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James Perry was an educationalist in advance of his time. He lectured throughout the country on his method, based on what seems to have been a revolutionary idea then, that the pupil's interest be aroused in order to pursue their studies with enthusiasm. In order to test his theories, he ran two private schools, one for each sex, in London, where it can be assumed that the making and mending of quill pens was burdensome and time consuming and where a pupil remembered "the tedious waiting for the patient usher, who passed from desk to desk with his penknife, mending pens, and paying little attention to anything else."
No doubt this irked the energetic and methodical James, who invented a method of slitting a metal pen to give flexibility and ink flow. Metal pens of sorts had been in use since very early times, but won no popularity on account of their rigidity. While James did not patent the perfected nib until 1830, in the reign of George IV, pens made under his directions were in use as early as 1824, while it is recorded in 1819 he was giving metallic nibs of his design as rewards of merit in his schools.
It must be remembered that this was the age of the Scribe, in business, in the Law and in Schools. The typewriter was yet to come, and men spent their lives working for long hours, six days a week copying documents. The custom was that Law Scribes were allowed one quill per day, and a day's writing wore out the longest quill, so it can be imagined how much time was spent in trimming and mending and the difference the metal nibs must have made. One Robert Griffin, a Law Scribe, records that he wrote for eight weeks, eight hours a day, with a pen made by Perry, in 1824.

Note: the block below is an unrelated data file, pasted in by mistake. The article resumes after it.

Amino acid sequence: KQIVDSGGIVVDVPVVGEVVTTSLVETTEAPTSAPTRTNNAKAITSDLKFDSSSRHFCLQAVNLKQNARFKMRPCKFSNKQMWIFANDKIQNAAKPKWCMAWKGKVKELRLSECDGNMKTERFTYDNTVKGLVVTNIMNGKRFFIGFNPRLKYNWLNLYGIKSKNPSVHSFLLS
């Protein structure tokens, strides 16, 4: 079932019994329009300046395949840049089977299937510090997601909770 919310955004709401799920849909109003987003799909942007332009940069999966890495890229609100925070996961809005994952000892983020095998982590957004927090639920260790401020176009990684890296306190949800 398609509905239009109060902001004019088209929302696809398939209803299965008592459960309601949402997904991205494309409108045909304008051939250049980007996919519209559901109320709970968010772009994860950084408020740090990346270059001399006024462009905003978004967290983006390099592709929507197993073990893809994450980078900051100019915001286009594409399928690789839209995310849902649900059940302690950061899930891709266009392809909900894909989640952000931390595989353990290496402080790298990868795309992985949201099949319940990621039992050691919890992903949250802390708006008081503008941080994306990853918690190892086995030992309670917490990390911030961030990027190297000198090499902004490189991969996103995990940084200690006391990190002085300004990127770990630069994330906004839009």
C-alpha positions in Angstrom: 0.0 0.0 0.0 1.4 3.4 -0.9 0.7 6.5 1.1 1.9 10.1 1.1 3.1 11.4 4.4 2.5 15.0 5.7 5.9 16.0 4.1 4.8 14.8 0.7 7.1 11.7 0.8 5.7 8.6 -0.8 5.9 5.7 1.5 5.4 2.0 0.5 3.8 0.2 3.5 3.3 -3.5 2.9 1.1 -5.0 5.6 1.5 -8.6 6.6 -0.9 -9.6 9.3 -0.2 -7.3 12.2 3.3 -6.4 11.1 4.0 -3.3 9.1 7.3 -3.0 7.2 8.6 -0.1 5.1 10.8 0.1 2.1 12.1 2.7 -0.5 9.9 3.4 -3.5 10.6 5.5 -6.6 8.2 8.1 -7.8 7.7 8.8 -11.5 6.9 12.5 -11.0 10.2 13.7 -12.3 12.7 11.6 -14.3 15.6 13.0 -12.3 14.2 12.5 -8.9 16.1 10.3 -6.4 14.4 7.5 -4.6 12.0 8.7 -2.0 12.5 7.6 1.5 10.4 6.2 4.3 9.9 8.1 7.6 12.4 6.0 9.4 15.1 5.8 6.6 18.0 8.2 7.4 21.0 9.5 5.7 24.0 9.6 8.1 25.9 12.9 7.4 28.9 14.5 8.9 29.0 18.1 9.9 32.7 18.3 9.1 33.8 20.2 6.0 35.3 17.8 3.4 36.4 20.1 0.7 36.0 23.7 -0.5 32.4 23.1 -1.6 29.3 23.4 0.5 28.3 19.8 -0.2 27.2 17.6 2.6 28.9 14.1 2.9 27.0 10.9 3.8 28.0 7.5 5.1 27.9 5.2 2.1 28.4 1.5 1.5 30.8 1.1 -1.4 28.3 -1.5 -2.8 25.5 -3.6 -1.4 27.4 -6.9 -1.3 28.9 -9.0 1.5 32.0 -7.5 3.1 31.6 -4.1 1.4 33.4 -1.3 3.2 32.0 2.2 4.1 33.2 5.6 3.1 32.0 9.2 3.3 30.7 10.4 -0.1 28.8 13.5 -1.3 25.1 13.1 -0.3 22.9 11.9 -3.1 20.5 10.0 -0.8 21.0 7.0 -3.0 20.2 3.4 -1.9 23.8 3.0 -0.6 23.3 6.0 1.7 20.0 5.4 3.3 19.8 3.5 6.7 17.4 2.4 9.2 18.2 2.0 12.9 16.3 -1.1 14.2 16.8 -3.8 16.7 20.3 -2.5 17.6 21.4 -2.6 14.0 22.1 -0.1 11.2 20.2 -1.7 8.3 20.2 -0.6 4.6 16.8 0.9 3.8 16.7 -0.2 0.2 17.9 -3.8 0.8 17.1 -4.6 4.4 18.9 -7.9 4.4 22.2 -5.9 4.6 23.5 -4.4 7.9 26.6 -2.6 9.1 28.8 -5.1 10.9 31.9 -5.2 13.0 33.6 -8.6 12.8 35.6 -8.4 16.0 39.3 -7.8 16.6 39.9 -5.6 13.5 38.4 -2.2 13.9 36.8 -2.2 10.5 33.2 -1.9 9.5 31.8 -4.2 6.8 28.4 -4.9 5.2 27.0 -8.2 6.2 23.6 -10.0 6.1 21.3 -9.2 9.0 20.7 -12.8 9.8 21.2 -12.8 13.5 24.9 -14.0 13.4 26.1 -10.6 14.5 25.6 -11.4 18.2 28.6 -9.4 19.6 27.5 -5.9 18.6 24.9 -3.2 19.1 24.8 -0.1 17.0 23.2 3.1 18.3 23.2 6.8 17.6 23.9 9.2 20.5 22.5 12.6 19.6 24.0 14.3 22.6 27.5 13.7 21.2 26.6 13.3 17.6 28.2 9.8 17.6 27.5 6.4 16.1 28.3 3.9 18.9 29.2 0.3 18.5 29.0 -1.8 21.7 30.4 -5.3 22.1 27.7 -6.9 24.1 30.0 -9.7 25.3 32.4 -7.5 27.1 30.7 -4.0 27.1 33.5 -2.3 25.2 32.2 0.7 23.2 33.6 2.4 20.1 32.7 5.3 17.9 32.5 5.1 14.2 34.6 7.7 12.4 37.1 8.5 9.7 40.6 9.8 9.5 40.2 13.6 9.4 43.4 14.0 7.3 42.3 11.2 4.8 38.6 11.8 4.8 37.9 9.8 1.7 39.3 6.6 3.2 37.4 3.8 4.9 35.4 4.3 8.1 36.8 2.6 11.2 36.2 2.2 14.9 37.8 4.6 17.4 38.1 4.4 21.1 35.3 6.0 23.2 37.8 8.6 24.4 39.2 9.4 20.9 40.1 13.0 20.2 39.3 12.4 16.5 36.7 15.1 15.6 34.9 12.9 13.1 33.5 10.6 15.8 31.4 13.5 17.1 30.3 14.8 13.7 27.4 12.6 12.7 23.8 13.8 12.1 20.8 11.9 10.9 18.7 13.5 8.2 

1824 James was joined by his brother, Stephen in starting a business in pen-making; pens were made for this, first in Manchester, then Birmingham and London.
John Mitchell of Birmingham, is credited with having introduced the machine-made steel pen point in 1828.
Two years later the English inventor James Perry sought to produce more-flexible steel points by cutting a centre hole at the top of a central slit and then making additional slits on either side.
The development of excellent steel pens by James Perry in the 1830s and the mass production by stamping pens from steel blanks led to the metal pens supplanting the quill. Nevertheless, artists only reluctantly adopted the steel pen, and most drawings in pen and ink done before the 20th century were still produced with quills.
After 1847, the company became Perry and Co.
By 1876, they equalled Esterbrook as being the largest manufacturers of pen nibs in the world.
James Perry died without issue and Stephen was succeeded by his sons John and Lewis. The former became Managing Director and then Chairman. In the course of time, Edmund, the second son of John, became Joint Managing Director under his father's Chairmanship, a position he held until 1918.
By 1918 the Company had diversified extensively, making not only carbon steel pens, pencils, rubber bands etc. but also bicycle accessories and light cars. Even today vintage Perry cars are still to be seen.
1918 On the death of his father, Edmund decided to leave the Company and to manufacture pens in North London, which he did very successfully working on the techniques of stainless steel pens which were perfected under his direction. E. S. Perry, the company he founded in 1918, was incorporated in 1921, and continued in North London until the outbreak of the second World War, when pen making ceased "for the duration" and the company made armament components.